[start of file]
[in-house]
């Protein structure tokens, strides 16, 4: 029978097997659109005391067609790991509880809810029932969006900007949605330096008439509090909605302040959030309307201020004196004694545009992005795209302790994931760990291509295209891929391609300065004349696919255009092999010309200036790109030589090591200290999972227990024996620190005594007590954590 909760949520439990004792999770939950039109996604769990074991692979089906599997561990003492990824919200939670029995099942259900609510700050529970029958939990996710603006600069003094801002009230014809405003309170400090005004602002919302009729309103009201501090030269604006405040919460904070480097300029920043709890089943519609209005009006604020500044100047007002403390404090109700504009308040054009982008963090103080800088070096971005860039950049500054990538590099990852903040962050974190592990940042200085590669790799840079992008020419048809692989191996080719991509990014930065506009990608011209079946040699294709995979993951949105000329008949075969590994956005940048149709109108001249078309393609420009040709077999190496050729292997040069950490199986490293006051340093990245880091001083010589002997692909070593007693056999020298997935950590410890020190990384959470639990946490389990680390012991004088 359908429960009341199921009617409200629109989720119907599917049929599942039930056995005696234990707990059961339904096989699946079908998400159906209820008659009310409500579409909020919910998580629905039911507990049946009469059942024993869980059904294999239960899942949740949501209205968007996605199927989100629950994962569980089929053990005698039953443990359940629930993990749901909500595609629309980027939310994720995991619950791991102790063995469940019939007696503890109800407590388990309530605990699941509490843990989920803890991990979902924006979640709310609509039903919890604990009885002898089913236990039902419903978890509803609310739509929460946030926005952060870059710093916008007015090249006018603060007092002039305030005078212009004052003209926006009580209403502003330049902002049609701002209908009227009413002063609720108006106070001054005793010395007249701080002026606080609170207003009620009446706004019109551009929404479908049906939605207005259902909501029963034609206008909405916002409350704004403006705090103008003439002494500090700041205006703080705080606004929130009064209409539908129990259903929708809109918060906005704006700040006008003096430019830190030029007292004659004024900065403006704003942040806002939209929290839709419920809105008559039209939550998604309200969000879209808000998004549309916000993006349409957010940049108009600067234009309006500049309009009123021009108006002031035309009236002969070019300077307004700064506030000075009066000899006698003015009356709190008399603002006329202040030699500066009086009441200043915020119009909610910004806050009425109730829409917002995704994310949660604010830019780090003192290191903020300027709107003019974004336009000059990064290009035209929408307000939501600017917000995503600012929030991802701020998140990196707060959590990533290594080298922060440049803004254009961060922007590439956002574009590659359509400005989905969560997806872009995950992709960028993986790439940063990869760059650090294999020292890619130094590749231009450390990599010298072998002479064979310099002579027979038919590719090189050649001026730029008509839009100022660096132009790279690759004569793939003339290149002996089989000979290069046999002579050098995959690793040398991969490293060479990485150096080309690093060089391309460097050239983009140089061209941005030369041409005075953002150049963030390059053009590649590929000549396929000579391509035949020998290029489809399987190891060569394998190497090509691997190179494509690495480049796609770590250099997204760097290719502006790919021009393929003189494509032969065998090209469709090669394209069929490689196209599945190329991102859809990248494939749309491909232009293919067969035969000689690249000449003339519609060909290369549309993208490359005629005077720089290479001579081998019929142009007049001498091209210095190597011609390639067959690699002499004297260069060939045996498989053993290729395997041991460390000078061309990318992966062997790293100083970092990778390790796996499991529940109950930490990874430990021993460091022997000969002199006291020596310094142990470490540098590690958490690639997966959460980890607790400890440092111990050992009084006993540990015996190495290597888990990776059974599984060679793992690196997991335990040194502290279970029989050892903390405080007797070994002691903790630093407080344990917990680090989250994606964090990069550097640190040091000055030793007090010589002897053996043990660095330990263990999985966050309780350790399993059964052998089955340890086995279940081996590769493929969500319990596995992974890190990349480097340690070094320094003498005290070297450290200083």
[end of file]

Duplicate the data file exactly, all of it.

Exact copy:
[in-house]
């Protein structure tokens, strides 16, 4: 029978097997659109005391067609790991509880809810029932969006900007949605330096008439509090909605302040959030309307201020004196004694545009992005795209302790994931760990291509295209891929391609300065004349696919255009092999010309200036790109030589090591200290999972227990024996620190005594007590954590 909760949520439990004792999770939950039109996604769990074991692979089906599997561990003492990824919200939670029995099942259900609510700050529970029958939990996710603006600069003094801002009230014809405003309170400090005004602002919302009729309103009201501090030269604006405040919460904070480097300029920043709890089943519609209005009006604020500044100047007002403390404090109700504009308040054009982008963090103080800088070096971005860039950049500054990538590099990852903040962050974190592990940042200085590669790799840079992008020419048809692989191996080719991509990014930065506009990608011209079946040699294709995979993951949105000329008949075969590994956005940048149709109108001249078309393609420009040709077999190496050729292997040069950490199986490293006051340093990245880091001083010589002997692909070593007693056999020298997935950590410890020190990384959470639990946490389990680390012991004088 359908429960009341199921009617409200629109989720119907599917049929599942039930056995005696234990707990059961339904096989699946079908998400159906209820008659009310409500579409909020919910998580629905039911507990049946009469059942024993869980059904294999239960899942949740949501209205968007996605199927989100629950994962569980089929053990005698039953443990359940629930993990749901909500595609629309980027939310994720995991619950791991102790063995469940019939007696503890109800407590388990309530605990699941509490843990989920803890991990979902924006979640709310609509039903919890604990009885002898089913236990039902419903978890509803609310739509929460946030926005952060870059710093916008007015090249006018603060007092002039305030005078212009004052003209926006009580209403502003330049902002049609701002209908009227009413002063609720108006106070001054005793010395007249701080002026606080609170207003009620009446706004019109551009929404479908049906939605207005259902909501029963034609206008909405916002409350704004403006705090103008003439002494500090700041205006703080705080606004929130009064209409539908129990259903929708809109918060906005704006700040006008003096430019830190030029007292004659004024900065403006704003942040806002939209929290839709419920809105008559039209939550998604309200969000879209808000998004549309916000993006349409957010940049108009600067234009309006500049309009009123021009108006002031035309009236002969070019300077307004700064506030000075009066000899006698003015009356709190008399603002006329202040030699500066009086009441200043915020119009909610910004806050009425109730829409917002995704994310949660604010830019780090003192290191903020300027709107003019974004336009000059990064290009035209929408307000939501600017917000995503600012929030991802701020998140990196707060959590990533290594080298922060440049803004254009961060922007590439956002574009590659359509400005989905969560997806872009995950992709960028993986790439940063990869760059650090294999020292890619130094590749231009450390990599010298072998002479064979310099002579027979038919590719090189050649001026730029008509839009100022660096132009790279690759004569793939003339290149002996089989000979290069046999002579050098995959690793040398991969490293060479990485150096080309690093060089391309460097050239983009140089061209941005030369041409005075953002150049963030390059053009590649590929000549396929000579391509035949020998290029489809399987190891060569394998190497090509691997190179494509690495480049796609770590250099997204760097290719502006790919021009393929003189494509032969065998090209469709090669394209069929490689196209599945190329991102859809990248494939749309491909232009293919067969035969000689690249000449003339519609060909290369549309993208490359005629005077720089290479001579081998019929142009007049001498091209210095190597011609390639067959690699002499004297260069060939045996498989053993290729395997041991460390000078061309990318992966062997790293100083970092990778390790796996499991529940109950930490990874430990021993460091022997000969002199006291020596310094142990470490540098590690958490690639997966959460980890607790400890440092111990050992009084006993540990015996190495290597888990990776059974599984060679793992690196997991335990040194502290279970029989050892903390405080007797070994002691903790630093407080344990917990680090989250994606964090990069550097640190040091000055030793007090010589002897053996043990660095330990263990999985966050309780350790399993059964052998089955340890086995279940081996590769493929969500319990596995992974890190990349480097340690070094320094003498005290070297450290200083």